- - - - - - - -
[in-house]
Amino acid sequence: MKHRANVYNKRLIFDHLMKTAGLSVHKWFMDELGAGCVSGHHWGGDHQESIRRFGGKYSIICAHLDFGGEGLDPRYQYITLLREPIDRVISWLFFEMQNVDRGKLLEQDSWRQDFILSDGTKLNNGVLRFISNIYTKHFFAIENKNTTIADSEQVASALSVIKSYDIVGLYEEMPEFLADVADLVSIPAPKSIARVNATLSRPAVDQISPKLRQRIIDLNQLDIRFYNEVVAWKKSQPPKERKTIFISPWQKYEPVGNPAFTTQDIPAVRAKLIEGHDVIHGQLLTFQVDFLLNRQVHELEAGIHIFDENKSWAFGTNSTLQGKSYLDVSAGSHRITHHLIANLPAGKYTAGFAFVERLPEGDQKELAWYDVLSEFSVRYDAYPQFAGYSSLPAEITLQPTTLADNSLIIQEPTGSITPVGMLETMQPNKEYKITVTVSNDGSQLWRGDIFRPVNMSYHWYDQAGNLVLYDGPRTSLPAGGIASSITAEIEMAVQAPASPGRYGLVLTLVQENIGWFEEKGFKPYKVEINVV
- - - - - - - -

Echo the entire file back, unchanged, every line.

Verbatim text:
[in-house]
Amino acid sequence: MKHRANVYNKRLIFDHLMKTAGLSVHKWFMDELGAGCVSGHHWGGDHQESIRRFGGKYSIICAHLDFGGEGLDPRYQYITLLREPIDRVISWLFFEMQNVDRGKLLEQDSWRQDFILSDGTKLNNGVLRFISNIYTKHFFAIENKNTTIADSEQVASALSVIKSYDIVGLYEEMPEFLADVADLVSIPAPKSIARVNATLSRPAVDQISPKLRQRIIDLNQLDIRFYNEVVAWKKSQPPKERKTIFISPWQKYEPVGNPAFTTQDIPAVRAKLIEGHDVIHGQLLTFQVDFLLNRQVHELEAGIHIFDENKSWAFGTNSTLQGKSYLDVSAGSHRITHHLIANLPAGKYTAGFAFVERLPEGDQKELAWYDVLSEFSVRYDAYPQFAGYSSLPAEITLQPTTLADNSLIIQEPTGSITPVGMLETMQPNKEYKITVTVSNDGSQLWRGDIFRPVNMSYHWYDQAGNLVLYDGPRTSLPAGGIASSITAEIEMAVQAPASPGRYGLVLTLVQENIGWFEEKGFKPYKVEINVV